A common critique put on 21st Century Christians is that they are better known for what they are against, than what they are for. I don’t think this is true of all Christians–but the criticism has some merit. The recent Supreme Court decision on marriage equality brought out some strong statements of what some Christians oppose. I believe reasonable dialog on this important issue is necessary, and I am all for standing up for your convictions. I am sad that dialog seems to be characterized less by love and more by fear. There’s talk of slippery slopes, predictions of worse things to come, and so forth.

There’s a lot of talk about defending a biblical lifestyle, or threats (there’s that fear thing) to a biblical lifestyle. But what is a “biblical” lifestyle? Beyond the questions about marriage, what does a biblical lifestyle look like?

The word that comes to mind when I hear or read about some things that Christians do or say, not only on the topic of marriage equality but other social issues (immigration, race relations, to name a few off the top of my head) is a word English has borrowed from the Greek: xenophobia. It means an irrational or unreasonable fear of strangers, or that which seems different or strange.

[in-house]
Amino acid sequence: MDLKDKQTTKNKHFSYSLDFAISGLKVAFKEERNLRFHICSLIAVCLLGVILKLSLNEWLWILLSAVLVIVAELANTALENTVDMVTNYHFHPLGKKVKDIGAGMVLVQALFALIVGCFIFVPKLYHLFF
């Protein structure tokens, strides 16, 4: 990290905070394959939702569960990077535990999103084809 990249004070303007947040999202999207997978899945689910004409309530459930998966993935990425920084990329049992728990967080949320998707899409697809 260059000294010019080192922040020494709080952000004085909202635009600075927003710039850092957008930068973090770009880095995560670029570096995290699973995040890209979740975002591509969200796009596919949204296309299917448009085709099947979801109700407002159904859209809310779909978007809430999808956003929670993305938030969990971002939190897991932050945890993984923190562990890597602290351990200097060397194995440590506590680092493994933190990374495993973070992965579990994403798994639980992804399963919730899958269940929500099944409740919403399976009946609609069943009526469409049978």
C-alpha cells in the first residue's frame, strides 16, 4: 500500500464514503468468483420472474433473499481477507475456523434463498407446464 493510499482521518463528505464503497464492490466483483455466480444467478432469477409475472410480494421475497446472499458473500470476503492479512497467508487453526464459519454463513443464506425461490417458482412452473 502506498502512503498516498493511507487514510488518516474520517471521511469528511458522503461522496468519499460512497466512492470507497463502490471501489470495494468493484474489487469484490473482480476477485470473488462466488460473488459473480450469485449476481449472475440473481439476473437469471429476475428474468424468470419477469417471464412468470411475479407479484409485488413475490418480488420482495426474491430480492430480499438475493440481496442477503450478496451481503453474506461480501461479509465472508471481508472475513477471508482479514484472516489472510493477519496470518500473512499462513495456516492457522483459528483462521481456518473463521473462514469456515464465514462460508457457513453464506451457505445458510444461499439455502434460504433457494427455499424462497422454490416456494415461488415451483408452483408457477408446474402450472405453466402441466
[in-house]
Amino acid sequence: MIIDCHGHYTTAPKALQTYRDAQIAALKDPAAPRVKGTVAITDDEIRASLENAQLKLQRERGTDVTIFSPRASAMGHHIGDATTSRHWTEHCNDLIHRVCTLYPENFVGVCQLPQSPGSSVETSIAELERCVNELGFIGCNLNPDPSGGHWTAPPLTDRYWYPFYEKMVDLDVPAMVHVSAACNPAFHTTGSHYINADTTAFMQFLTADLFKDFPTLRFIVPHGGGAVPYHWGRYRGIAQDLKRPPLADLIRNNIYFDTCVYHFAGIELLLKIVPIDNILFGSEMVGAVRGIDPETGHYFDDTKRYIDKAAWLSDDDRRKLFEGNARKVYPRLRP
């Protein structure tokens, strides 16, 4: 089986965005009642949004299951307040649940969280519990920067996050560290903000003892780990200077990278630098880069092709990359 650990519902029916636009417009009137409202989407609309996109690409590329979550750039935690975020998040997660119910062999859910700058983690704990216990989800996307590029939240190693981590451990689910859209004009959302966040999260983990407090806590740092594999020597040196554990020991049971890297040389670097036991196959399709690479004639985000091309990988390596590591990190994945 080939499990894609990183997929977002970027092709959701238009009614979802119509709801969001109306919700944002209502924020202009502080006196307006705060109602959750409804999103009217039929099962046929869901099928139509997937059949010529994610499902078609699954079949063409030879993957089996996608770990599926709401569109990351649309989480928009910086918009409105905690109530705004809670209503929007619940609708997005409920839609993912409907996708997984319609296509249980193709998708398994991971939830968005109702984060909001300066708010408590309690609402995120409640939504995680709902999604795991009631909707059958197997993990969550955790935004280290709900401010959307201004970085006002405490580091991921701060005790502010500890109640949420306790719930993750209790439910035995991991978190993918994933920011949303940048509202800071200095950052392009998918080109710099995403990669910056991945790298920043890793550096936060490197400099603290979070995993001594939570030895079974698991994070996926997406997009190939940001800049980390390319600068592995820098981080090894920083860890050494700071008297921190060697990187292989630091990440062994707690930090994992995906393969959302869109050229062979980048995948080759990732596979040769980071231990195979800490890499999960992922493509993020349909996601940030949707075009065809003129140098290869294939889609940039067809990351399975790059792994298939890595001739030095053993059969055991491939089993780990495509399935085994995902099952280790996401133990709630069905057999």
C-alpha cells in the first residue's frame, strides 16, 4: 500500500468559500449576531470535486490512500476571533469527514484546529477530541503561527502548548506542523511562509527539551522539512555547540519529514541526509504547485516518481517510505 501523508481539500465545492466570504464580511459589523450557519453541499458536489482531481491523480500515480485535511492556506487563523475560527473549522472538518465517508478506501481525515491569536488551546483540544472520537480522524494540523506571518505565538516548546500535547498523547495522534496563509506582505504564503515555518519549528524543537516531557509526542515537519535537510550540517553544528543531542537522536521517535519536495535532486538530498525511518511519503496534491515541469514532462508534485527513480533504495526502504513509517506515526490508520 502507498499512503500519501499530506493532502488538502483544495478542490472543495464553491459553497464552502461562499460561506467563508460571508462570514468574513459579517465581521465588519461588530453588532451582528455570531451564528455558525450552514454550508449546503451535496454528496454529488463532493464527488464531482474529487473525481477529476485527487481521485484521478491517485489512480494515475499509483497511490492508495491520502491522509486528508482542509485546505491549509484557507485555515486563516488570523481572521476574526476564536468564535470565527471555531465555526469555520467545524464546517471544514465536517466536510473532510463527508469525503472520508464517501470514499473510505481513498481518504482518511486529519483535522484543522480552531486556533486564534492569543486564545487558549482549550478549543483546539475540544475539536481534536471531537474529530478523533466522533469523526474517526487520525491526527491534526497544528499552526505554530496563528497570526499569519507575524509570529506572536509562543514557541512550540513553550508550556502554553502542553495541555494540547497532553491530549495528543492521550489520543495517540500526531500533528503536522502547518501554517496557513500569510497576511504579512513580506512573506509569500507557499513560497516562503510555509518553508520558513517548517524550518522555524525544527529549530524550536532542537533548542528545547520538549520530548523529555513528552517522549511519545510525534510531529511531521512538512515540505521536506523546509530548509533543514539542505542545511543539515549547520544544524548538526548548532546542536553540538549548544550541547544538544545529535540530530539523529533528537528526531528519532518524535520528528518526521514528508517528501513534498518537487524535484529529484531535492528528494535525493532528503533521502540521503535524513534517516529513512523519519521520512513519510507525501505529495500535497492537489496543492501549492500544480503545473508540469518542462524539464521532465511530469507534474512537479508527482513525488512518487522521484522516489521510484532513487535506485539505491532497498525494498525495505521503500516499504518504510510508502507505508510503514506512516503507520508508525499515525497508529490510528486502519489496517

This week, I was thinking about a word that appears in the Bible that turns xenophobia on its head: philoxenia. It means “a love of strangers”—the exact opposite of xenophobia. In the New Testament, this word is translated “hospitality.” Its meaning goes much deeper than our culture’s commonly understood definition. The biblical definition is an eager, welcoming love of strangers. Even strangers you might disagree with or feel afraid of.

So I have to ask myself, which am I known for: xenophobia, or philoxenia?

And which of these characterizes a “biblical lifestyle”? Is willingness to eagerly offer hospitality to strangers part of our lifestyle? If not, can we reasonably claim to be living a biblical lifestyle?